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Drinking Coffee Elsewhereby ZZ Packer
I read this whole collection more or less by accident, as I originally only intended on browsing the book. ZZ Packer's style is well-crafted, her writing flawless; and the stories are vivid, almost like stored memories you're only now recalling. It's a damn fine debut.
Synopses & Reviews
With stories in The New Yorker's debut fiction issue and in The Best American Short Stories, 2000, and as the winner of a Whiting Writers' Award and a Rona Jaffe Foundation Writers' Award, ZZ Packer has already achieved what most writers only dream about-all prior to publication of her first book.
Now, in Drinking Coffee Elsewhere, her impressive range and talent are abundantly evident. Packer dazzles with her command of language-surprising and delighting us with unexpected turns and indelible images, as she takes us into the lives of characters on the periphery, unsure of where they belong. With penetrating insight that belies her youth-she was only nineteen years old when Seventeen magazine printed her first published story-Packer takes us to a Girl Scout camp, where a troupe of black girls are confronted with a group of white girls, whose defining feature turns out to be not their race but their disabilities; to the Million Man March on Washington, where a young man must decide where his allegiance to his father lies; to Japan, where an international group of drifters find themselves starving, unable to find work.
Drinking Coffee Elsewhere is a striking debut-fresh, versatile, and captivating. It introduces us to an arresting and unforgettable new American voice.
"The clear-voiced humanity of Packer's characters, mostly black teenage girls, resonates unforgettably through the eight stories of this accomplished debut collection....Packer knows how to keep the tone provocative and tense at the close of each tale, doing justice to the complexity and dignity of the characters and their difficult choices." Publishers Weekly
"Packer's debut collection reminds us that no stylistic tour de force — or authorial gamesmanship, or flights of language — can ground a story like a well-realized character. This is the old-time religion of storytelling, although Packer's prose supplies plenty of the edge and energy we expect from contemporary fiction." Jean Thompson, The New York Times Book Review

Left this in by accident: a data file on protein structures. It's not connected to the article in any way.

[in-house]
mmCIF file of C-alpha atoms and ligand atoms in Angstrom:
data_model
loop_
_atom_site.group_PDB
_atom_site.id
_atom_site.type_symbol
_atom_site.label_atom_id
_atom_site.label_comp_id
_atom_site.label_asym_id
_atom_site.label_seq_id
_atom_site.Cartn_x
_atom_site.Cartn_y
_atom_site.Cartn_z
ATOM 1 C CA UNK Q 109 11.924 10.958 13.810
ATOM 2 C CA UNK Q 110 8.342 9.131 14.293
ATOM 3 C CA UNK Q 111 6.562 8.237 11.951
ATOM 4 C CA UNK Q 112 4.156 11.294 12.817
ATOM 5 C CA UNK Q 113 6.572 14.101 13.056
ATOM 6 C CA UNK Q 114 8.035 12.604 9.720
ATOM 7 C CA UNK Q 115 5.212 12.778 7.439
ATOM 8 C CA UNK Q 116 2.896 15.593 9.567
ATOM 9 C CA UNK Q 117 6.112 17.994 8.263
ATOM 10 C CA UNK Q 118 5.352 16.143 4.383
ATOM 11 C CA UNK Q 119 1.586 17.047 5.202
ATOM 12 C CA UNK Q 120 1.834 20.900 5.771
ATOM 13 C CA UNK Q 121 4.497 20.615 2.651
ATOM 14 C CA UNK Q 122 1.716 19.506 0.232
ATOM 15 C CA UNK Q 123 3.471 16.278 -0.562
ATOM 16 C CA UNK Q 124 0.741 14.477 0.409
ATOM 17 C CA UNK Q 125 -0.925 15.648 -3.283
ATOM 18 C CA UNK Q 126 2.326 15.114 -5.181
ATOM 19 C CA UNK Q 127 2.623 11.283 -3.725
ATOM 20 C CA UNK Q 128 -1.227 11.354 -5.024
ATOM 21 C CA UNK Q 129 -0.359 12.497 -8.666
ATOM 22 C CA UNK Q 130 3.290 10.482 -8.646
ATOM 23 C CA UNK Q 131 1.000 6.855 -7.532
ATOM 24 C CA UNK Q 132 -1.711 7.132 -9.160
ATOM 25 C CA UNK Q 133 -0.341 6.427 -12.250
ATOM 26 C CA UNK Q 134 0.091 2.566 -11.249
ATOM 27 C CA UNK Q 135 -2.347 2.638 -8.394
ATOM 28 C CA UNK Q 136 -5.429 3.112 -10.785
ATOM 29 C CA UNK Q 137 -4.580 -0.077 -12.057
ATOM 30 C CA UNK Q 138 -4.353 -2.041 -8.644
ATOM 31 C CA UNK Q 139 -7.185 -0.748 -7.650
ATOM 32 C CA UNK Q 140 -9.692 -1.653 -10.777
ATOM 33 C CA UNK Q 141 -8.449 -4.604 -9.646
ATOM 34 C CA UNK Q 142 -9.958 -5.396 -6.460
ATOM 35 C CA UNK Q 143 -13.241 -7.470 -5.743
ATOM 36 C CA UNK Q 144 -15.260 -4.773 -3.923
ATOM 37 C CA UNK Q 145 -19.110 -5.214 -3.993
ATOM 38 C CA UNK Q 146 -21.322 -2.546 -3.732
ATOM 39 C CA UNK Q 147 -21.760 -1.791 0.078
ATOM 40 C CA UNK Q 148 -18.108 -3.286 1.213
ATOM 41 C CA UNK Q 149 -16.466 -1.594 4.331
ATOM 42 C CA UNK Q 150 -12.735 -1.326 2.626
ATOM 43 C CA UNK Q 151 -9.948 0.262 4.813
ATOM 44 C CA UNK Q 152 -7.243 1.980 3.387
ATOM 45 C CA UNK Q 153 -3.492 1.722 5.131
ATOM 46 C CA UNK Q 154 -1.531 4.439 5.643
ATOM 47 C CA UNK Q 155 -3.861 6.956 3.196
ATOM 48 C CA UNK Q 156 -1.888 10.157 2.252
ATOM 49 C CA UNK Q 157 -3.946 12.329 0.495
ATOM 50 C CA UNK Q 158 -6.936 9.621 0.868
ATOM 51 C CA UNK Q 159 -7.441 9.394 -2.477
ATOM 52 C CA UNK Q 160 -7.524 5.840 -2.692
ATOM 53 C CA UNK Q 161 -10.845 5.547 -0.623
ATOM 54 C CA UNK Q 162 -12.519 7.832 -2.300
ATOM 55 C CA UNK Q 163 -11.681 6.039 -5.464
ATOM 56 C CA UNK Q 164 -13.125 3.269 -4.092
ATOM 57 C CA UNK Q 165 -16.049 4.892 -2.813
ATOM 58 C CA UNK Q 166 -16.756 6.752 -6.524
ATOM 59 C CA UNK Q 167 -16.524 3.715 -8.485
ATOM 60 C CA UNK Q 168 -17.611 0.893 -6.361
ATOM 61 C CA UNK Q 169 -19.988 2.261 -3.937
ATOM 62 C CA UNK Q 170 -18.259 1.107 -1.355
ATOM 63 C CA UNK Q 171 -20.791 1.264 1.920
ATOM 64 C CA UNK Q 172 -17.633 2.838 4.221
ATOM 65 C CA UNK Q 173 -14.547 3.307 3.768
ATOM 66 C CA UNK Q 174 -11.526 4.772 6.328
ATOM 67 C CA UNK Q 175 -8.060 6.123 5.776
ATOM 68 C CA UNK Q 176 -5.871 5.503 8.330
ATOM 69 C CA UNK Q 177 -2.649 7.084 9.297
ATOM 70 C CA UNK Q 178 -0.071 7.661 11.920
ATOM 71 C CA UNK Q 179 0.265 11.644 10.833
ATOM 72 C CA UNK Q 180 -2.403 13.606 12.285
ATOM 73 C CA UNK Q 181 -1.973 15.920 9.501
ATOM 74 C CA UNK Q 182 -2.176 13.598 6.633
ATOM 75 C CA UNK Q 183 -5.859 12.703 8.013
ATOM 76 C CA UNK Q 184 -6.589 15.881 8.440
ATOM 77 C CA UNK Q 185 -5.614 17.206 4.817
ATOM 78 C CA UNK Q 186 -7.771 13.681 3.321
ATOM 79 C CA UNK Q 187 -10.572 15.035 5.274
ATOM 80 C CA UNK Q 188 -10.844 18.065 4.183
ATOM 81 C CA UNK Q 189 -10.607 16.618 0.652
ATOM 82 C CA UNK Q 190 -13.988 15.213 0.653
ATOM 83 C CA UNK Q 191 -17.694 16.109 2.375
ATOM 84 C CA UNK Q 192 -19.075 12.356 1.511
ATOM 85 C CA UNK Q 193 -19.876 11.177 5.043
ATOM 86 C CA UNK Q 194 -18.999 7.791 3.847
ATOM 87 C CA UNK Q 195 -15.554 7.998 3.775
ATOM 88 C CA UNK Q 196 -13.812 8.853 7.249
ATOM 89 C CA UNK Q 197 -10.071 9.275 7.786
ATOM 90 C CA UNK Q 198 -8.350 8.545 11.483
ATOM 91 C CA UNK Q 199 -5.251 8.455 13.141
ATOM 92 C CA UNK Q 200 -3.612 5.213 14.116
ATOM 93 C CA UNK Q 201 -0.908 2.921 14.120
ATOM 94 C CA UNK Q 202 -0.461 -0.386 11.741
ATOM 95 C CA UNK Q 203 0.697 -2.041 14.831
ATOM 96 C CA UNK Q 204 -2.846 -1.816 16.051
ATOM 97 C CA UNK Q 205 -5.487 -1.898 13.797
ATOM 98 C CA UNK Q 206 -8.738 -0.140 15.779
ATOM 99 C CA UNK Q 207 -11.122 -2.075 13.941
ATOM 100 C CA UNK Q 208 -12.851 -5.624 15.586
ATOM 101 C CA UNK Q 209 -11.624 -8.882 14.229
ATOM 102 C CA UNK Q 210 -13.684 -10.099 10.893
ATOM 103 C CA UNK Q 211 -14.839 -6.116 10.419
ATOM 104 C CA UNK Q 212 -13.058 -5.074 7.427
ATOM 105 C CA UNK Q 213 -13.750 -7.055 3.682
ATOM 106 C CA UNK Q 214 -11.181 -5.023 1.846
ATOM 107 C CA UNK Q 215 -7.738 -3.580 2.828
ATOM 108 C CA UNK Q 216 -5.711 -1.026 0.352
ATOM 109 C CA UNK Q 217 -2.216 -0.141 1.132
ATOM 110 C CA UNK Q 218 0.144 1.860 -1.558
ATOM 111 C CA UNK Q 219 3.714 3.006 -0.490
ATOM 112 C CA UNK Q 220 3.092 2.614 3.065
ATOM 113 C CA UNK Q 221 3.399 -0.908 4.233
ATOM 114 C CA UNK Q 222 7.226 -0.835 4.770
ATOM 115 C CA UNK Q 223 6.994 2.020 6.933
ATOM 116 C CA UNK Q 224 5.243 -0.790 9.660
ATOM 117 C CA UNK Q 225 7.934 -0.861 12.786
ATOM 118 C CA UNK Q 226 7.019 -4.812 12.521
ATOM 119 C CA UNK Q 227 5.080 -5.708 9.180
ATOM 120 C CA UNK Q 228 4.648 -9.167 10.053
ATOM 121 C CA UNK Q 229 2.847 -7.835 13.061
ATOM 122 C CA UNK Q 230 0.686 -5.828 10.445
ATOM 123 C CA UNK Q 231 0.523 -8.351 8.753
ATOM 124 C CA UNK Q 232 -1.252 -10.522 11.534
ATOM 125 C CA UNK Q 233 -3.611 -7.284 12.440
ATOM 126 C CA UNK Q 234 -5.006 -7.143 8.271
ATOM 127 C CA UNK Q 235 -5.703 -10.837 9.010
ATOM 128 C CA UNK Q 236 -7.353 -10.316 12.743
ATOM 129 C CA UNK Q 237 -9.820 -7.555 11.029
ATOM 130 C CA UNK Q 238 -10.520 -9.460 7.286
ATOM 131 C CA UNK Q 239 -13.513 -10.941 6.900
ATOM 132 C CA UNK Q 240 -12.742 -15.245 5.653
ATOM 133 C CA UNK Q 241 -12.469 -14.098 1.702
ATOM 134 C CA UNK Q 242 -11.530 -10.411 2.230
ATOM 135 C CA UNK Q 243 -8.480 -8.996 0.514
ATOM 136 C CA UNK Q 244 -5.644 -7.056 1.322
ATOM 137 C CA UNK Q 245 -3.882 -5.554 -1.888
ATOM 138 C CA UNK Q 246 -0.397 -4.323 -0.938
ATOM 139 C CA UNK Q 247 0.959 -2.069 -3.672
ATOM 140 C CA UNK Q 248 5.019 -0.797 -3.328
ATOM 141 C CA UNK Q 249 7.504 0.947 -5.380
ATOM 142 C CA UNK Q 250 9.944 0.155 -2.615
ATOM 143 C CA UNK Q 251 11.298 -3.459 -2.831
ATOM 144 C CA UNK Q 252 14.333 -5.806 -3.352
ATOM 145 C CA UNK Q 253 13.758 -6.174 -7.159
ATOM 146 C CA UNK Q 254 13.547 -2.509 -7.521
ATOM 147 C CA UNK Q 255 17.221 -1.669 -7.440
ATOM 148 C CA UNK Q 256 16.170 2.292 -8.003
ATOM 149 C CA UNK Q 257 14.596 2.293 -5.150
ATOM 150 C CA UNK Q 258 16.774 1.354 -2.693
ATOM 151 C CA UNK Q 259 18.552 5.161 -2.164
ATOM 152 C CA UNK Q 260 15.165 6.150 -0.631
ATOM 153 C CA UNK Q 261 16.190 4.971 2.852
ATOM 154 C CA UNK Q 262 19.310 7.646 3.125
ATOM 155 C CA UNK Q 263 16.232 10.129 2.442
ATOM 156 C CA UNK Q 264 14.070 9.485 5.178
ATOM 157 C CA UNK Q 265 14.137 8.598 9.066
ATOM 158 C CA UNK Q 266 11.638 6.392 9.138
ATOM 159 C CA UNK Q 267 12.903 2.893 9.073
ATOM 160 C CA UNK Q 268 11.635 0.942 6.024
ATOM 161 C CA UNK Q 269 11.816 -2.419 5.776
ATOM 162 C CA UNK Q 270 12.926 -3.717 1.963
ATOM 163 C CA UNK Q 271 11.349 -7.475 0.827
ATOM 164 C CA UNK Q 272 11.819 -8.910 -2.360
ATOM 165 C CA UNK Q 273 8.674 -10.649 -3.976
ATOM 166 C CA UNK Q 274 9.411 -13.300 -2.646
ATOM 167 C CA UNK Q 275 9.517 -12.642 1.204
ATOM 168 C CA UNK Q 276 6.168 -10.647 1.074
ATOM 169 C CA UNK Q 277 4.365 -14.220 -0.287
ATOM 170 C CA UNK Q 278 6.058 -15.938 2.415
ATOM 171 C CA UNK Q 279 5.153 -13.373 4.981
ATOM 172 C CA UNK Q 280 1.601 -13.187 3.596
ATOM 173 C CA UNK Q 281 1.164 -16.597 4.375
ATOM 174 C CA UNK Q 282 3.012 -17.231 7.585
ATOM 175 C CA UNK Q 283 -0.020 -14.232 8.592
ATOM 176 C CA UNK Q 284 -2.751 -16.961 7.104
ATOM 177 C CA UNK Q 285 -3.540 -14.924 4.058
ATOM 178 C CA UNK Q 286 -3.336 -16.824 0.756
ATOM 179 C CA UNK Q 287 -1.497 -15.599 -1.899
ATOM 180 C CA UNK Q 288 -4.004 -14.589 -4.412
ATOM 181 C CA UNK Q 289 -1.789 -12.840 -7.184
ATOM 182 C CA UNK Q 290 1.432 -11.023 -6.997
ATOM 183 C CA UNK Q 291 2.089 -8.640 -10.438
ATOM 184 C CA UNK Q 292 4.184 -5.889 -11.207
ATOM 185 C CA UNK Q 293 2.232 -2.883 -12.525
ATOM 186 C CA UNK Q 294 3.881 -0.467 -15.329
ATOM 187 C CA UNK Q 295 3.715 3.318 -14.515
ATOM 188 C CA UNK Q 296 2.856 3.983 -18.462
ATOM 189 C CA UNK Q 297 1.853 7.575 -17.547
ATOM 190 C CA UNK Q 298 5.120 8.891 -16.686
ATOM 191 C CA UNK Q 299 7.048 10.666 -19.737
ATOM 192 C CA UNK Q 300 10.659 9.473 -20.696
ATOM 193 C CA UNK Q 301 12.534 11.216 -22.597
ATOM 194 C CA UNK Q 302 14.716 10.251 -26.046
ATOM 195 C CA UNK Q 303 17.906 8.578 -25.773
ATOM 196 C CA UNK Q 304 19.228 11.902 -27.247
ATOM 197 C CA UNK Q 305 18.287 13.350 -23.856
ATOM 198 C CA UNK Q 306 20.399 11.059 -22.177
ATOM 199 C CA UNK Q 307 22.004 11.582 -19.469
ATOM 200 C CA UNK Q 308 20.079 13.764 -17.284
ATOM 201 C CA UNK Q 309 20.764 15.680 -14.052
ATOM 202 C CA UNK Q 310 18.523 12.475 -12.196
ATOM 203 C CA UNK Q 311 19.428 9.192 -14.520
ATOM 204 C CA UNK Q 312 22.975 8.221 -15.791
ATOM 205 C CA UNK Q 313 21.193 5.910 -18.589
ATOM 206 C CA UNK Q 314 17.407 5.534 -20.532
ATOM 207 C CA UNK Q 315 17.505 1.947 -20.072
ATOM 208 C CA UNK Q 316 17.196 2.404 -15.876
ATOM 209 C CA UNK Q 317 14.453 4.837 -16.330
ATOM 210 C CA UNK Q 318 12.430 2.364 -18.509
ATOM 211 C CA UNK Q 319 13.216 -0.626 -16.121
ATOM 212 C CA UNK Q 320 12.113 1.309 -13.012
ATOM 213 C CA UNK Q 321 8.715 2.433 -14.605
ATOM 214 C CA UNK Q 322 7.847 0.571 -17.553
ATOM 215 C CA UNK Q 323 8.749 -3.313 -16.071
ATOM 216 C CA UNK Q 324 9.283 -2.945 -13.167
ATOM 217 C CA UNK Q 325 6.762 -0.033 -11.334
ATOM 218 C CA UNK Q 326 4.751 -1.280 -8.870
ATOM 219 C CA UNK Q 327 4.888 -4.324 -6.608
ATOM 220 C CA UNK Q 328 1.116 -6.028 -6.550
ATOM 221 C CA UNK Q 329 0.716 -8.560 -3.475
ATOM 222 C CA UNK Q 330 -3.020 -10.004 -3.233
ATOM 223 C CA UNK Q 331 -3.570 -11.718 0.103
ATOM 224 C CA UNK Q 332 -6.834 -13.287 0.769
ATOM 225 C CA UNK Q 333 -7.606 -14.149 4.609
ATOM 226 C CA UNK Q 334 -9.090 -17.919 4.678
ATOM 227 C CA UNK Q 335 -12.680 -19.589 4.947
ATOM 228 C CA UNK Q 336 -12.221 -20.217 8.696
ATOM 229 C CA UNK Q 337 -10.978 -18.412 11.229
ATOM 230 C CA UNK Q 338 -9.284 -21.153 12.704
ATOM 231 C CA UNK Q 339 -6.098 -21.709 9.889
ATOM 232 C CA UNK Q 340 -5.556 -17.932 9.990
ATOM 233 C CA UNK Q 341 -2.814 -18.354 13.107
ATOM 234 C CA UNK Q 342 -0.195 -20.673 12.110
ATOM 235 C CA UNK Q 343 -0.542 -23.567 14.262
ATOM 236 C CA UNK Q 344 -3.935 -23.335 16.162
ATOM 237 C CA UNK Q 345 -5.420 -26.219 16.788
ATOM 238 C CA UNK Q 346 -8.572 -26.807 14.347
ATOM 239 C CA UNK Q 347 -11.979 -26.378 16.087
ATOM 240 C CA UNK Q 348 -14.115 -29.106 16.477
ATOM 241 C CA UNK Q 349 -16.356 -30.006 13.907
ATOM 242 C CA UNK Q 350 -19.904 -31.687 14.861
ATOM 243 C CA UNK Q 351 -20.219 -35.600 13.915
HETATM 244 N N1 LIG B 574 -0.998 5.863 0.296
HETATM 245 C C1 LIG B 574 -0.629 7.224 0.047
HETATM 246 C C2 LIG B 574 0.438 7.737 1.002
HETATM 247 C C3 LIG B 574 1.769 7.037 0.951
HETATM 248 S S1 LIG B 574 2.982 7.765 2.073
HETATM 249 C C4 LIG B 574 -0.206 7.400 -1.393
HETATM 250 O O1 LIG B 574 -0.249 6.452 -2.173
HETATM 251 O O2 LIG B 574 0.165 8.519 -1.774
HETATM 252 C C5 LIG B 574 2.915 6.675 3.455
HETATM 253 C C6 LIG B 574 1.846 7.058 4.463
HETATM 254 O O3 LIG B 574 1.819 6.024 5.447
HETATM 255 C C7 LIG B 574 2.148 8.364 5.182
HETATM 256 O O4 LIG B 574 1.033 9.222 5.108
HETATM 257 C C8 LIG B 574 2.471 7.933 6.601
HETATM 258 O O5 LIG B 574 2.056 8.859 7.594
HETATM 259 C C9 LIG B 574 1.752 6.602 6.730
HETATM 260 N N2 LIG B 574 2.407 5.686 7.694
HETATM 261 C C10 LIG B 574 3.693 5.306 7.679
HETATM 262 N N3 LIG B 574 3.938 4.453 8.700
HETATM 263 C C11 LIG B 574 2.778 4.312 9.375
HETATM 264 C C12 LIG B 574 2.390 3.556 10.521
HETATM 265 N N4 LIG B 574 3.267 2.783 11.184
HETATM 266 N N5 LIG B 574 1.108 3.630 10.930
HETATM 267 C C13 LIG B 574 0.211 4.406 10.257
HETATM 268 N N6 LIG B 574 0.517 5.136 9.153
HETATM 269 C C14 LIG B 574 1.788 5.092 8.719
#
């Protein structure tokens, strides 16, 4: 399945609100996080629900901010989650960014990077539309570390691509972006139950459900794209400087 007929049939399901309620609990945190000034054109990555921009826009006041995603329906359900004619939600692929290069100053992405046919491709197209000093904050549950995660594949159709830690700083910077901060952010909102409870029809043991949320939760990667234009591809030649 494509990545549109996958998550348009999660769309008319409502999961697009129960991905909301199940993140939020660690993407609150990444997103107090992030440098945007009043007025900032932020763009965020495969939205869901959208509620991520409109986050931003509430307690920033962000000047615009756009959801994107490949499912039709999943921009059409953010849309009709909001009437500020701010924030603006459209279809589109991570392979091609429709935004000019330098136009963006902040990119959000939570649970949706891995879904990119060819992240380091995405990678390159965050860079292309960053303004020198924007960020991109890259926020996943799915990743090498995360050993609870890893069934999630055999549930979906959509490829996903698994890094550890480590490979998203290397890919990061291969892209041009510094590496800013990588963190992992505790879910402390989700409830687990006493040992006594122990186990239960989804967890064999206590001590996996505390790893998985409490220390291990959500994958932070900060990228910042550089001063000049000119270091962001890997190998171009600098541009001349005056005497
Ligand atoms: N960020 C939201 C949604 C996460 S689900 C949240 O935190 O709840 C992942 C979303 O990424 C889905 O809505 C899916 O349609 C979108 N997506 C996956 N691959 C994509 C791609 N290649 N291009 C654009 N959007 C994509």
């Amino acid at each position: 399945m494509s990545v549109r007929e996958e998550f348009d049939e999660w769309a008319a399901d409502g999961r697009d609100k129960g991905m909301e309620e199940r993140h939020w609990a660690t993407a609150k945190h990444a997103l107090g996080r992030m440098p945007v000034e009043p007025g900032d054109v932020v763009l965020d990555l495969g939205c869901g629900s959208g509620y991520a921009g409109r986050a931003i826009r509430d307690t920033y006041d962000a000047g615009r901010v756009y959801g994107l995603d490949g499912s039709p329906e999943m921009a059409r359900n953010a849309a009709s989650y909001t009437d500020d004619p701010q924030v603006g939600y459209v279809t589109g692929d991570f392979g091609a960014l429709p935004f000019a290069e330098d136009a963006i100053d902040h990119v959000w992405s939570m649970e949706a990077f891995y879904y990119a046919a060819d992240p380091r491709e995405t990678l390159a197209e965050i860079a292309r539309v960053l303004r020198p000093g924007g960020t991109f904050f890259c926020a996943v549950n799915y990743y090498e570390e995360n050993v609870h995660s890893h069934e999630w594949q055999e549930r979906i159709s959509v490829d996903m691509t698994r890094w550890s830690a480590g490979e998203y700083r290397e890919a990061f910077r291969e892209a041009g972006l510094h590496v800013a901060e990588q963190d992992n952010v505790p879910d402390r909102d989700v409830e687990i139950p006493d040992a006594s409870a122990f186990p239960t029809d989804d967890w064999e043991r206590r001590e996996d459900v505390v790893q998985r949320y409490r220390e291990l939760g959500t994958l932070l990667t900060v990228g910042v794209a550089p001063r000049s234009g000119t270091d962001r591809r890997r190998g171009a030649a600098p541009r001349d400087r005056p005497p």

"Highly personal yet socio-politically acute: a debut collection that cuts to the bone of human experience and packs a lasting wallop." Kirkus Reviews
"Packer's stories, by turns astringent, brutally honest and sometimes funny, offer readers slices of life..." Ayesha Court, USA Today
"Packer's prose suggests university writing-workshop fiction at its insightful best, full of youthful angst and irreverence, yet polished, professional, and captivating." Brendan Driscoll, Booklist
"The short stories in Drinking Coffee Elsewhere feel refreshingly subtle and unresolved....In the book's more organic pieces, Packer's characters feel inseparable from the messy sociopolitical landscape, feet firmly planted in our world." The Village Voice
"Packer's handling of race is consistently impressive....But without question Packer's strength is her characters, and when she's at her best she writes like a boxer, capturing everything she needs in rapid-fire sentences." Marc Nebitt, The Washington Post
"She's a heck of a fine writer of rich, full, psychologically complex stories...and a wry sense of humor..." Stephen Dixon, author of I
"What a wonderfully frank, fearless, funny writer ZZ Packer is and how splendidly Drinking Coffee Elsewhere displays those qualities." Margot Livesey, author of Eva Moves the Furniture
About the Author
A New Yorker debut writer, ZZ Packer has had short stories published in the Best American Short Stories, 2000 (edited by E. L. Doctorow), Harper's, Story magazine, and in the anthology 25 and Under: Fiction, as well as a story read on NPR's "Selected Shorts." A graduate of Yale and the Iowa Writers' Workshop, she is the recipient of a Whiting Writers' Award and a Rona Jaffe Foundation Writers' Award. She has held Wallace Stegner and Truman Capote fellowships from Stanford University, where she is currently a Jones Lecturer.
Table of Contents
Every Tongue Shall Confess 29
Our Lady of Peace 49
The Ant of the Self 73
Drinking Coffee Elsewhere 105
Speaking in Tongues 133
Doris Is Coming 211
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